Thursday, May 26, 2011

How do I experience prayer?

Written for Pergola, SSC e-newsletter, June 2011 edition

When Mother Irene taught us the Jesus prayer at the seminar in Tagaytay, a number of us could not relate to it. We could not relate to the supplication in “Jesus, Son of God, have mercy on me.” I felt that it challenged my entire relationship with the God of Love, that I was entirely comfortable with. My God was a laughing God, a friendly God, who had a sense of humor and could take a joke.
My favorite icon is a painting of the laughing Christ. It was painted by this priest who does really tacky portraits of Jesus as a cyclist, a rock star, a basketball player, and the like. But he also did this one of Christ laughing, His eyes dancing, which I love. It is the portrait of a comfortable presence in my life, my friend, Jesus.
You can take it or leave it, Mother Irene said of the Jesus prayer. It was just another form of prayer she was suggesting.
But days after the seminar, I found myself saying, ‘Jesus, son of God, have mercy on me!’ in many circumstances. When I am sad, angry, bored, harassed, tired, it seems right to say, Jesus, have mercy. When I am on the road in traffic, late for a meeting, or unprepared for a presentation, how appropriate it is to ask, “Jesus, Have mercy on me.’ And when I hear news of an accident, a fire, a death, any loss, how fitting it is to cry put, ‘Lord, Have mercy!’
My relationship with God is such that when I pray, I do not ask for anything specific, outside of enlightenment, discernment, understanding, compassion and strength in the face of adversity. I hesitate to ask for something specific, having been warned to be careful what you ask for. So, I have learned to say, not without trepidation – “Thy will be done”.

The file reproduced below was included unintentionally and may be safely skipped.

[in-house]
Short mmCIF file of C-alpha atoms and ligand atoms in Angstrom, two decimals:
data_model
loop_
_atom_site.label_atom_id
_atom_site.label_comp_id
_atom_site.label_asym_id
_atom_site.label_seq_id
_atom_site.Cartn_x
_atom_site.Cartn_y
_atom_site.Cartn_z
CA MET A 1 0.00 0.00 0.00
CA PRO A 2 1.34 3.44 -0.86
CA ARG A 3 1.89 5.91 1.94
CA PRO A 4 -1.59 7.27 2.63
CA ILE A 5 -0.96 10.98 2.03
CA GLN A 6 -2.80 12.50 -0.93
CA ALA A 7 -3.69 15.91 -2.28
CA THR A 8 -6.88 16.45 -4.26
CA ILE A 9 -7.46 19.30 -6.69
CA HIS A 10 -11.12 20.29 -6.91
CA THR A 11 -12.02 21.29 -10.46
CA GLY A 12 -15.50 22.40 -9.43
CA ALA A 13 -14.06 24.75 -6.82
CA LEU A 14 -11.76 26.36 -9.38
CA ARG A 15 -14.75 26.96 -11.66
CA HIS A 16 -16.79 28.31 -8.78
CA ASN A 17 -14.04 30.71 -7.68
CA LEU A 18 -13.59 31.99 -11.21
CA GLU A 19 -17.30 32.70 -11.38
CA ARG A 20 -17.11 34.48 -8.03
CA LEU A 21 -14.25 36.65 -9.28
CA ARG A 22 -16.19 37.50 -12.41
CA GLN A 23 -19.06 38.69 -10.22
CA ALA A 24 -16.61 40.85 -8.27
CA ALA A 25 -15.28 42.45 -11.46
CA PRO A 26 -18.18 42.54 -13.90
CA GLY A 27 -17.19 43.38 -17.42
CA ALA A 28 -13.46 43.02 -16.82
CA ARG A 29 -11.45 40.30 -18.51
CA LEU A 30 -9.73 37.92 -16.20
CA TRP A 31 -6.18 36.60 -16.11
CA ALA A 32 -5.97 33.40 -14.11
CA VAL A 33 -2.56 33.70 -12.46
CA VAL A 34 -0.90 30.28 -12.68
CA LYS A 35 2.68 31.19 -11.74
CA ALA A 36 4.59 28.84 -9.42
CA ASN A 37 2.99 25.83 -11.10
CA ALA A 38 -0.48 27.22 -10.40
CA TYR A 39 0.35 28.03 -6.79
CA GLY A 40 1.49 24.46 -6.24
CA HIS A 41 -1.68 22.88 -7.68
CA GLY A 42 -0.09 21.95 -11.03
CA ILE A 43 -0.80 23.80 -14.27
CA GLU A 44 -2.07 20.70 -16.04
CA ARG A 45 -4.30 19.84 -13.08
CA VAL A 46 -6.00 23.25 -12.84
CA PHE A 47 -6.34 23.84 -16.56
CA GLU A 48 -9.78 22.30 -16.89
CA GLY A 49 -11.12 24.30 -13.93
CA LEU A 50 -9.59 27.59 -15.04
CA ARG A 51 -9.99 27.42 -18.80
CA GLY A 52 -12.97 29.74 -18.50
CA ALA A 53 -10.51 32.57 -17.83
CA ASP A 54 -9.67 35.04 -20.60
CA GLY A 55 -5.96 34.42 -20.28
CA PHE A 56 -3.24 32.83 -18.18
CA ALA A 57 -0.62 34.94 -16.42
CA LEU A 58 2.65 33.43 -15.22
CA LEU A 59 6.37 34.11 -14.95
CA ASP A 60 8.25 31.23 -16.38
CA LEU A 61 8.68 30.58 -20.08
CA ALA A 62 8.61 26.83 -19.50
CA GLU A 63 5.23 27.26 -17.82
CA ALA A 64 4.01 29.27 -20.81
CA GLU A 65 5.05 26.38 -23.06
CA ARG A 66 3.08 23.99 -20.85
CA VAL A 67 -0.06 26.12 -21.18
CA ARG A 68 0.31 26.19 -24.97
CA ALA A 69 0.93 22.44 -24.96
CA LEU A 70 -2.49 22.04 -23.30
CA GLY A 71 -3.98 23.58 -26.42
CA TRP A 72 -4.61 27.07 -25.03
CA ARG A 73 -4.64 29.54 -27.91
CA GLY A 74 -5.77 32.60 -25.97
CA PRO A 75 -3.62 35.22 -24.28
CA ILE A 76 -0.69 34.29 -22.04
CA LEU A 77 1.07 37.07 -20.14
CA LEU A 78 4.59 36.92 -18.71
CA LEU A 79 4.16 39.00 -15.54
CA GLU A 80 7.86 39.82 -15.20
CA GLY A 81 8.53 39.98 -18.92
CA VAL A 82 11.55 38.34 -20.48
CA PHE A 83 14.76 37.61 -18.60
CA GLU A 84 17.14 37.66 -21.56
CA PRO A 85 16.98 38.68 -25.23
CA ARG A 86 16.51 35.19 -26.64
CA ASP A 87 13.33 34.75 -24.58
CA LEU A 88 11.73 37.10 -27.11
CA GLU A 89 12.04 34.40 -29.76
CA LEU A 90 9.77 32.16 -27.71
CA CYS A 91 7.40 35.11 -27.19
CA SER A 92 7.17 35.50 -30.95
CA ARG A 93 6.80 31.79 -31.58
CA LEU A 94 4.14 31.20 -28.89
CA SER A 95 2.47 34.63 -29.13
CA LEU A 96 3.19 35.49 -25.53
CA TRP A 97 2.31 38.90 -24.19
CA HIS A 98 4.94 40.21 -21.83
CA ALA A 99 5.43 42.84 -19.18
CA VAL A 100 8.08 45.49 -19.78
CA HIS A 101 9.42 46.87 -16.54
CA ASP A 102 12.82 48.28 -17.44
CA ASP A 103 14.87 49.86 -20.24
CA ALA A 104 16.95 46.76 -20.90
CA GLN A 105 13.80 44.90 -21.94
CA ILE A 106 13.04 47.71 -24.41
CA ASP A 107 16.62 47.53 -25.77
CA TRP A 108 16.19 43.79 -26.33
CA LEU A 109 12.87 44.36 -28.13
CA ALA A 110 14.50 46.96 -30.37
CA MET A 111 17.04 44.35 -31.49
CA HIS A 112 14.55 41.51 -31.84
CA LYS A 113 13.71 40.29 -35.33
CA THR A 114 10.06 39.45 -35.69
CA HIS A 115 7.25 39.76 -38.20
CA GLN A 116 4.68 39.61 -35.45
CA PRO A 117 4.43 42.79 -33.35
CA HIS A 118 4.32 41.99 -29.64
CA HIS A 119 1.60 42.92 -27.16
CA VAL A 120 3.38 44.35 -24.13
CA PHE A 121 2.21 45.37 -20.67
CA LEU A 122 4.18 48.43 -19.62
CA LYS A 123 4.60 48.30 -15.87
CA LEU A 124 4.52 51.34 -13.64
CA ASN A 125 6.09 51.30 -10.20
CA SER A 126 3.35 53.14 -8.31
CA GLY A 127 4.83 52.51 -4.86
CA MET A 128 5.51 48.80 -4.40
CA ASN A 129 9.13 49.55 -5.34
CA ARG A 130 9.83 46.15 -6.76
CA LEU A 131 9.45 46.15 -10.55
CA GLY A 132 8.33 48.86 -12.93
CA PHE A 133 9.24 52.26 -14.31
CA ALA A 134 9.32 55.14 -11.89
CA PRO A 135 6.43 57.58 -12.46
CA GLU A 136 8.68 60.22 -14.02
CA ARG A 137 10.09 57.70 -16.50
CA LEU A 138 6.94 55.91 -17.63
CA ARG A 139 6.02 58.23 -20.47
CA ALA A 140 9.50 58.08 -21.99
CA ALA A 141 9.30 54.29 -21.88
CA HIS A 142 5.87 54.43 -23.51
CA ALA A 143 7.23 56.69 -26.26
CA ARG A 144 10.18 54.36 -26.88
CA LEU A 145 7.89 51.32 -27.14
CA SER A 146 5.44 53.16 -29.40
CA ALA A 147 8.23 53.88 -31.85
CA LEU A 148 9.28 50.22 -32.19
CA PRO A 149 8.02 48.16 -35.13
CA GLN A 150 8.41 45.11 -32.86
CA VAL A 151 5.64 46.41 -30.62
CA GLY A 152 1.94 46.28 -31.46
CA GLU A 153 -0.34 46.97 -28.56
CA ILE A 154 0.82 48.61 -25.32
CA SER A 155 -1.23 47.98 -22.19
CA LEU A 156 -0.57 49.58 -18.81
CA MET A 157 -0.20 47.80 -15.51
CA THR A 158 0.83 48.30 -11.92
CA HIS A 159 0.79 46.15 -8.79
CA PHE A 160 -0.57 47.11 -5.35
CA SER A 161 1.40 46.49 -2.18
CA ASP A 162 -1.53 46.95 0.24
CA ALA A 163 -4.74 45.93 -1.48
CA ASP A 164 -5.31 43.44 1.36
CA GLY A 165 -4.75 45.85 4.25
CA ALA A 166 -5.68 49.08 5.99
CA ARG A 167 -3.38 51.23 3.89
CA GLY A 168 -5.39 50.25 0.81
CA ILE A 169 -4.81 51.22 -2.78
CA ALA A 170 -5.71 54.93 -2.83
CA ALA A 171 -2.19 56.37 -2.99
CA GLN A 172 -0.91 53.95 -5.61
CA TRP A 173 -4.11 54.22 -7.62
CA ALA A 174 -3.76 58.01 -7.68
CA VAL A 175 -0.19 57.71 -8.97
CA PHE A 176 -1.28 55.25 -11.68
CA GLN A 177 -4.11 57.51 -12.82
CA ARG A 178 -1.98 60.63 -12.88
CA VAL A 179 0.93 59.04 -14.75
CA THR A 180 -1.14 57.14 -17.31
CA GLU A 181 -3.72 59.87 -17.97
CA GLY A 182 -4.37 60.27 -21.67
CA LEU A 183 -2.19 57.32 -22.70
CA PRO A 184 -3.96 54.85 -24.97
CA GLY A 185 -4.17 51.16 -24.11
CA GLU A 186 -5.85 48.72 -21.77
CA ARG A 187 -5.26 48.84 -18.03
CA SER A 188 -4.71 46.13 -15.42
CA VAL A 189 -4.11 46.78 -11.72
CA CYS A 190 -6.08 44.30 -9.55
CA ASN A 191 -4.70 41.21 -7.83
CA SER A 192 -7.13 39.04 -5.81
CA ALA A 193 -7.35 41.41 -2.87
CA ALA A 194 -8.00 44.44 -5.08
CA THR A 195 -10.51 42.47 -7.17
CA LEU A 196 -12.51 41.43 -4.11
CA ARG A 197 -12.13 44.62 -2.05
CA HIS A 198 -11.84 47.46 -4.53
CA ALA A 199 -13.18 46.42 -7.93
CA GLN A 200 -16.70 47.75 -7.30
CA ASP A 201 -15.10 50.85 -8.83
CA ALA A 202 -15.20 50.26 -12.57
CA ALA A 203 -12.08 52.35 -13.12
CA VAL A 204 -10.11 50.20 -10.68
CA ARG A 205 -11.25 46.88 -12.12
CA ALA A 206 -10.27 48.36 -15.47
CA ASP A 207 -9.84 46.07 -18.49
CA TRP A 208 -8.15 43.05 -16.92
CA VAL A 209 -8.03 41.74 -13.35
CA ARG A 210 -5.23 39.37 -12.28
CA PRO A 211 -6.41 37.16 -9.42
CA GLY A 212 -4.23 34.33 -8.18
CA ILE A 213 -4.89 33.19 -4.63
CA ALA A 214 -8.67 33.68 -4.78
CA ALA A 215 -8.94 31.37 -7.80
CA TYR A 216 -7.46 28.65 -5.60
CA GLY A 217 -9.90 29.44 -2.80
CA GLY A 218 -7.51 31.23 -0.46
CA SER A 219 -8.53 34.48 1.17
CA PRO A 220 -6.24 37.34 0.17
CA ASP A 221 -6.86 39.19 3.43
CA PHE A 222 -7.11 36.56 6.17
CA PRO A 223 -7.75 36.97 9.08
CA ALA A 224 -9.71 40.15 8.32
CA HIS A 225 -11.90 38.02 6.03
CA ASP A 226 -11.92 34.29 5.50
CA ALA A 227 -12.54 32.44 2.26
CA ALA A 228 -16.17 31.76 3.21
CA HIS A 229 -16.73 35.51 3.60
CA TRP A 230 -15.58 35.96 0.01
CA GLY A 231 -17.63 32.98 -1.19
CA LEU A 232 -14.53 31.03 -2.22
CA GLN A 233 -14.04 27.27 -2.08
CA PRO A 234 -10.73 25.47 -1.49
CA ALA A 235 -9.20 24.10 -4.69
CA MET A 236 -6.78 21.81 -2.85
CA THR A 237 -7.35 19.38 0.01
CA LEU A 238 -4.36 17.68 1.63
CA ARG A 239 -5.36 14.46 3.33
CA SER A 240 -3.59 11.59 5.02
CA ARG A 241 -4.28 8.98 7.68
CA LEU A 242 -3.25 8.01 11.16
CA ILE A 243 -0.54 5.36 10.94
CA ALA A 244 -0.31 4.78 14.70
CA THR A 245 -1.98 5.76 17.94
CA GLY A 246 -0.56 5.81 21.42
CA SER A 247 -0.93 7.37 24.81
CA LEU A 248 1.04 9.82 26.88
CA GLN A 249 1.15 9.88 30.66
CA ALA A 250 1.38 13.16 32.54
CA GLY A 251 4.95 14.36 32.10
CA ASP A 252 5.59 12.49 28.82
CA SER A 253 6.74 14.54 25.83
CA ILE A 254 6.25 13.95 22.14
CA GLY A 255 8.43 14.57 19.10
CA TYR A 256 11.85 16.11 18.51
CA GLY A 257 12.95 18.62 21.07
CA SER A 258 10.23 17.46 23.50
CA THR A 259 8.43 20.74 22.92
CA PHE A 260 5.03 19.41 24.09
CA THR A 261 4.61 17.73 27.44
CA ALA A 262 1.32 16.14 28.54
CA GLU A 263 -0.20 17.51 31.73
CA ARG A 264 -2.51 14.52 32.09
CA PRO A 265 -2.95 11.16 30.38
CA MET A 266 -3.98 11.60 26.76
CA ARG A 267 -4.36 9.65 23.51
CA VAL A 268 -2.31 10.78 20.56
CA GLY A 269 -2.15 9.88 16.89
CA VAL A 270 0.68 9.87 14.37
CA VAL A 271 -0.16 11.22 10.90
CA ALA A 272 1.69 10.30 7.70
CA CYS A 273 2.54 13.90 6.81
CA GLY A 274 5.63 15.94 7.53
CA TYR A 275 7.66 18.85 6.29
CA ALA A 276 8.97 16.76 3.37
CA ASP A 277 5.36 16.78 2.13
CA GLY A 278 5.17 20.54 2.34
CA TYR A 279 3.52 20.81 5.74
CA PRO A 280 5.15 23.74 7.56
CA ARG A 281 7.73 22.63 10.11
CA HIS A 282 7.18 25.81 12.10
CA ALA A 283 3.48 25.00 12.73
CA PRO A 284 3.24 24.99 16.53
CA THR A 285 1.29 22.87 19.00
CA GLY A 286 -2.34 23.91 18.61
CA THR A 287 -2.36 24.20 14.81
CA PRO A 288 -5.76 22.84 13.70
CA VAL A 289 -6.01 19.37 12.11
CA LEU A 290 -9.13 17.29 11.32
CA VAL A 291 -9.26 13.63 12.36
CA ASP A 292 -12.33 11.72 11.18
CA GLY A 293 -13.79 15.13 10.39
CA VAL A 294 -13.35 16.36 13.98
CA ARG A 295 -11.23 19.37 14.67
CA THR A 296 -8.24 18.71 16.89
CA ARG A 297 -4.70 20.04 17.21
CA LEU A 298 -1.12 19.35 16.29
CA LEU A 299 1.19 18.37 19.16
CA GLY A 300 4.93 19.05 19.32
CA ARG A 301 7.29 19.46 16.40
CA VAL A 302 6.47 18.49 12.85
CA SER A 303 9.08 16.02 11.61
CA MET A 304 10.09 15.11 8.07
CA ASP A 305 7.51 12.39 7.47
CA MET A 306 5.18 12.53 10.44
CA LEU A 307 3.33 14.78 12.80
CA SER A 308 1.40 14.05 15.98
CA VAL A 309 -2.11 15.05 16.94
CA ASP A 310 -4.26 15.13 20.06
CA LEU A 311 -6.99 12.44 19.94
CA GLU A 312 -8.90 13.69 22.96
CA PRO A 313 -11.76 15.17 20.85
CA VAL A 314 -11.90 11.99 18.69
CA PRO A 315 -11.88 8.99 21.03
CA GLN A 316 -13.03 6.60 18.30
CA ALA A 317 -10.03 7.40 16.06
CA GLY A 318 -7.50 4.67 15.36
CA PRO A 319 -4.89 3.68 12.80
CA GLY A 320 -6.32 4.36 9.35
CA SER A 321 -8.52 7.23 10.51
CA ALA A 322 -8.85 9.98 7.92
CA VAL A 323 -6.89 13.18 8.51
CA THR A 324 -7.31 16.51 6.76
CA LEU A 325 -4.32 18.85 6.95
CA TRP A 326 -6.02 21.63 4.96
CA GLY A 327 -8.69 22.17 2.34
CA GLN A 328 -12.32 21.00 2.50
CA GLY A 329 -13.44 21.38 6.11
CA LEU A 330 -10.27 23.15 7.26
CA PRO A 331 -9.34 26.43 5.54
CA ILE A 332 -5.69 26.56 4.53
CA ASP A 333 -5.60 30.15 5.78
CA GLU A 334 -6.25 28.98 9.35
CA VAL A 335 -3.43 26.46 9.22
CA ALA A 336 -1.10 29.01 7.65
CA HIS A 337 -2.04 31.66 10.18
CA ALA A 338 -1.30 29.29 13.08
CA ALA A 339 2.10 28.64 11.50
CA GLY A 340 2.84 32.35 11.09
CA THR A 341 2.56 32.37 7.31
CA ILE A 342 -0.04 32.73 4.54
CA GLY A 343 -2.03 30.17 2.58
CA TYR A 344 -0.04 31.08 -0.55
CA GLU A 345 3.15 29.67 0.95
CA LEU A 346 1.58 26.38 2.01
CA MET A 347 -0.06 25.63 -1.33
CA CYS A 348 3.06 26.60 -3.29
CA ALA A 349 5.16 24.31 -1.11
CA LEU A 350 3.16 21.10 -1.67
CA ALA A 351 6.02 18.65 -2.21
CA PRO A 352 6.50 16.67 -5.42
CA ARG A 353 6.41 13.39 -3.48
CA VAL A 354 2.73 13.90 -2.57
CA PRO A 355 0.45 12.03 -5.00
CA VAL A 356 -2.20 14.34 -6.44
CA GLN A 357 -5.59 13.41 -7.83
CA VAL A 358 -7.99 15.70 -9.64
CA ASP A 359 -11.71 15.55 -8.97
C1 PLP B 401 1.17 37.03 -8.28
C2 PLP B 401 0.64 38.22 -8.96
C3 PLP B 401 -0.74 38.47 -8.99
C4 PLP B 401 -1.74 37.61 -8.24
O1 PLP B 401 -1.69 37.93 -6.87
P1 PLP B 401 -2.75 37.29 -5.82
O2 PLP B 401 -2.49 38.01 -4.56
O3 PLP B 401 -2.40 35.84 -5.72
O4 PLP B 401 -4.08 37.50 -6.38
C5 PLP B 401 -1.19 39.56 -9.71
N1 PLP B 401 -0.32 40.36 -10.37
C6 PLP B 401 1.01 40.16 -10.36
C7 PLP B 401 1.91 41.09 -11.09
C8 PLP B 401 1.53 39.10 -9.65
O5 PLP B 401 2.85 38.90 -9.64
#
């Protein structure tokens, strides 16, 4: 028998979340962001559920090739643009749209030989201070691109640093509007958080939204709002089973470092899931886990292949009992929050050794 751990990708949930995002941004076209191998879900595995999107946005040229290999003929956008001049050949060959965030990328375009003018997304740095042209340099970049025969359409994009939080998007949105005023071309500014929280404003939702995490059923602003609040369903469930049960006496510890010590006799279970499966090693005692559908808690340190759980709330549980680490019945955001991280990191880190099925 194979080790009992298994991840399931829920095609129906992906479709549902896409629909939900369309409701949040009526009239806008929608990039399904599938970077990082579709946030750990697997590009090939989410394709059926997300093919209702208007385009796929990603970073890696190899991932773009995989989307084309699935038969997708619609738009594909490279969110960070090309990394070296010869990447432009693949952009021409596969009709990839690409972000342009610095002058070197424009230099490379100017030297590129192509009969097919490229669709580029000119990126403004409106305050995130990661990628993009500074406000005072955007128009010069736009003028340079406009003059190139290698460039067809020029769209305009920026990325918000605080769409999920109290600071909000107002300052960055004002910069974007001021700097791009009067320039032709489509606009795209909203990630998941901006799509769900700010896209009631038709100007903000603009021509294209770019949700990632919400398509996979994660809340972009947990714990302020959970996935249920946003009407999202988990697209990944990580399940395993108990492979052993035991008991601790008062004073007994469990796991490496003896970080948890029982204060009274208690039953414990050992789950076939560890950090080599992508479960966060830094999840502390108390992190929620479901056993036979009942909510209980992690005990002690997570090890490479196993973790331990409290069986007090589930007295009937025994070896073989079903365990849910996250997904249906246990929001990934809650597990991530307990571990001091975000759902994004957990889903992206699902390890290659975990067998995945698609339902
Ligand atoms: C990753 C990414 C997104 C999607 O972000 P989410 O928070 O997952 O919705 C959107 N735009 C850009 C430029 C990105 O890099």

And He has always listened. He has answered my prayers again and again. When I am tempted to be resentful, frustrated or angry at Him for not seeming to hear me, I literally cry out for help. And help comes, not always in ways I expect, but it comes. Always.
I am helpless before God’s will so I do not fight it. It is a difficult plan --demanding, expensive, requiring total commitment, and some of my friends say, over and above the call of duty. But He has never left me in the lurch. When the fulfillment of His plan requires something I cannot provide or afford, I cry for help and something comes up to make it happen. He sometimes makes me go through hoops, but this is something I have gotten used to. I’ve learned to say, with a laugh, “Bring it on, Lord. It can’t be more difficult than it already is.”
I have this running conversation with God which, until lately, I did not realize was a form of prayer. In recent months, I have felt exhausted, drained, my soul dry. When I remembered to pray, I would recite the ones I memorized as a child – rote, perfunctory, meaningless. I was bored with my prayer life. I had no passion for my usual causes. I was on auto-pilot, pretending to be interested in my family, my friends, my work, but really just going through the motions. But my ever-faithful God was looking out for me. He made it possible for me to go to Tagaytay for the seminar on “Praying Our Heart’s Desire” with Mother Irene. It was just what this tired old soul needed.
God has always been faithful, even when I am not.

16 April 2011

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